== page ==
Focus on bail reform, not firearms: Tory MPs

As Swan River battles rising rates of property and violent crime, the community’s mayor says it’s time for provincial and federal governments to toughen their approach on issues facing the justice system, including bail guidelines.

Break-ins and theft from businesses are an increasing problem in Swan River, Mayor Lance Jacobson told the Sun. Business owners and workers have even been assaulted in the process, he added.

According to Statistics Canada, crime in Swan River jumped up by 52 per cent from 2015 to 2021. The mayor said the same issues are affecting other communities that also deal with high levels of homelessness, transient populations and substance use.

“As we know, there’s … organized crime with this, and there’s also people that are living on the streets and are coming into the community … and doing whatever they can,” Jacobson said.

He said it’s time for the provincial and federal governments to crack down on crime. This includes taking another look at Bill C-75, which he claims has led to more criminals being released on bail, only to repeat their crimes.

“It all kind of stems with that … and people are tired of it,” he said.

The issue has reached Dan Mazier, the Conservative MP for Dauphin– Swan River–Neepawa, who said there’s a “pile” of crime happening in the community, located 336 kilometres northeast of Brandon.

“They’re at a point now where businesses are actually shutting their doors during business hours, and … almost having a screening process to allow [people] into the store because there’s just so much unrest on the streets,” Mazier said.

Stricter bail guidelines are something Mazier and fellow Tory MP Raquel Dancho discussed at a virtual town hall earlier this week.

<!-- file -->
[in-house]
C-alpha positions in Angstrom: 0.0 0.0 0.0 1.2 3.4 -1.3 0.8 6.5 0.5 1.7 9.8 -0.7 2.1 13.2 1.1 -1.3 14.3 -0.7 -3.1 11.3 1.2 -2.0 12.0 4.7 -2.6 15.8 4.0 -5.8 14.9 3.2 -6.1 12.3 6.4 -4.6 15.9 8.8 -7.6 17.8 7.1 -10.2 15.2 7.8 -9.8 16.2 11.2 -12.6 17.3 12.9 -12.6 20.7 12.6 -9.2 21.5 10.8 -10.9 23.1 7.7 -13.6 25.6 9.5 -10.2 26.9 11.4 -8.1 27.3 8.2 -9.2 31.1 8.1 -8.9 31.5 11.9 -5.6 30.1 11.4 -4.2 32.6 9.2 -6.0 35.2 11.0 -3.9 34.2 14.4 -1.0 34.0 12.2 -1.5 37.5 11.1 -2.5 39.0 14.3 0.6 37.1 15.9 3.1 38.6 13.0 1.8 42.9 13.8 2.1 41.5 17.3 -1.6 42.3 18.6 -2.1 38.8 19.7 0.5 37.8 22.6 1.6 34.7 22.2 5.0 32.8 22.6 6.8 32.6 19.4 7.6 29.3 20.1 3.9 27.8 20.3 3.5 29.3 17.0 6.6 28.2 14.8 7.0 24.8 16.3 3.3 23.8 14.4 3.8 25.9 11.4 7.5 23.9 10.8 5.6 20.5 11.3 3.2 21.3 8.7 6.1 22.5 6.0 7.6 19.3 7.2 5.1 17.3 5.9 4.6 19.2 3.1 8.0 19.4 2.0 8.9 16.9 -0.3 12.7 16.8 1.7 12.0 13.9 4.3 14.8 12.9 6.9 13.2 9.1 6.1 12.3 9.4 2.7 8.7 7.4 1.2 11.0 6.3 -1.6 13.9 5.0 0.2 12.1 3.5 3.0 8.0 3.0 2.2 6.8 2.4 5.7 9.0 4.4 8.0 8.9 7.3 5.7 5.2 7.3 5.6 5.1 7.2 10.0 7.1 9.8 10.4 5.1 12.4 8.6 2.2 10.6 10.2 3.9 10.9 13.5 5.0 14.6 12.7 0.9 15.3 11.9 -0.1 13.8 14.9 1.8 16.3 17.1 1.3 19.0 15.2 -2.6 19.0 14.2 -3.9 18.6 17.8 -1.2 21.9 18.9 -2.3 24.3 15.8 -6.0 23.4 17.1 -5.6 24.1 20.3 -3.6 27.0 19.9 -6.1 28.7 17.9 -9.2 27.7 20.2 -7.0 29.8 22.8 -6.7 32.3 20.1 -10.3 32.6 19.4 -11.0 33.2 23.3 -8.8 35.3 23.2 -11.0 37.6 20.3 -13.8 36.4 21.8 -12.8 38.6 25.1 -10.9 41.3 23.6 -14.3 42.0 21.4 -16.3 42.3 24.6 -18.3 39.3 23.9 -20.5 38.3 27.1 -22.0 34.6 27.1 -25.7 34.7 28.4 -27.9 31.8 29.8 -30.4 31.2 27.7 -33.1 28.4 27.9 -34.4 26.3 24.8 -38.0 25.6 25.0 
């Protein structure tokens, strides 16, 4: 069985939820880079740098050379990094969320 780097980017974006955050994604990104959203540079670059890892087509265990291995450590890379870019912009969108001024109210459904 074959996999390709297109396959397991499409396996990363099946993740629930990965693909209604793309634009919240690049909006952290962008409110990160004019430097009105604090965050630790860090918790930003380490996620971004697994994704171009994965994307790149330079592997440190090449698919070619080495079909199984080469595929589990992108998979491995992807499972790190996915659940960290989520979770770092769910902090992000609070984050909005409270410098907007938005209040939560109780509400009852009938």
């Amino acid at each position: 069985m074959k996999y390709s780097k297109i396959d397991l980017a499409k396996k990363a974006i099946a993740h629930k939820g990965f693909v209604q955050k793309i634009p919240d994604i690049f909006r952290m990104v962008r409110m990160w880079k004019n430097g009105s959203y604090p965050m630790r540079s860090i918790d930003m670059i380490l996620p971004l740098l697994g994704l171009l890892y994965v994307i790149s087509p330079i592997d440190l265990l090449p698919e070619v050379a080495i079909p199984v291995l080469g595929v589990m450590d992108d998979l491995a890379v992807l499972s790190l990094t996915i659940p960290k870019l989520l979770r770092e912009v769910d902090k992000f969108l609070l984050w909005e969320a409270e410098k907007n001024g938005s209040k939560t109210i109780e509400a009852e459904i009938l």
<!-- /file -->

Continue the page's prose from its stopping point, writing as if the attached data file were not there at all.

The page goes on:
Dancho, the public safety critic for the Conservatives, said violent crime in Canada has jumped 32 per cent over the last seven years, with 124,000 more violent crimes committed in 2022 compared to 2015.

She noted the recent death of an Ontario Provincial Police officer as an example. Grzegorz Pierzchala was fatally shot in the line of duty last month and two suspects, Randall McKenzie and Brandi Stewart- Sperry, have since been charged with first-degree murder.

Since 2018, McKenzie has been under a firearms ban and was charged in 2021 with several firearms- related offences and assaulting a police officer. He was released on bail on multiple conditions, including remaining in his residence and not possessing any firearms, but failed to appear in court to answer the charges in September.

Dancho said constituents now want Ottawa to shift its focus toward legislation that would prevent people accused of committing violent crimes, such as McKenzie, from being released on bail.

“When it comes to violent criminals with long rap sheets … I think common sense would say that should not be the case.”

Earlier this month, Prime Minister Justin Trudeau said his government is looking “carefully” at a letter Canada’s premiers sent him that called for reforms to the country’s bail system.

During Monday’s town hall, Mazier and Dancho also took issue with Bill C-21, which proposes certain long guns, including rifles and shotguns, be added to the list of prohibited firearms in Canada.

According to Mazier, his constituents and other residents in rural Canada do not stand behind Bill C-21.

“We are really, truly frustrated with this, how the Liberals are carrying on with this file,” he said.

Gun violence in Canada stems largely from gangs involved in the drug trade who are illegally smuggling guns into the country from the United States, Dancho said.

Gang-related homicides in Canada’s largest cities have almost doubled since 2013, according to the federal government. Of the 743 homicides in 2020, 20 per cent were linked to organized crime or street gangs.

“We know that that’s where the crime with guns is coming in,” Dancho said.

All levels of government must toughen up their approach to deal with increases in crime, Dancho said, instead of pushing through Bill C-21, which she claimed would only serve to take guns away from hunters and farmers.

Federal Public Safety Minister Marco Mendicino didn’t respond to a request for comment. In previous statements to the media, Mendicino has said he is also considering other elements of the federal gun-control strategy to combat violent crime, including money to help the Canada Border Services Agency detect gun smuggling, efforts with the United States to break up firearm trafficking networks and community funding to prevent gun crime before it starts.

Miranda Leybourne, Local Journalism Initiative Reporter, Brandon Sun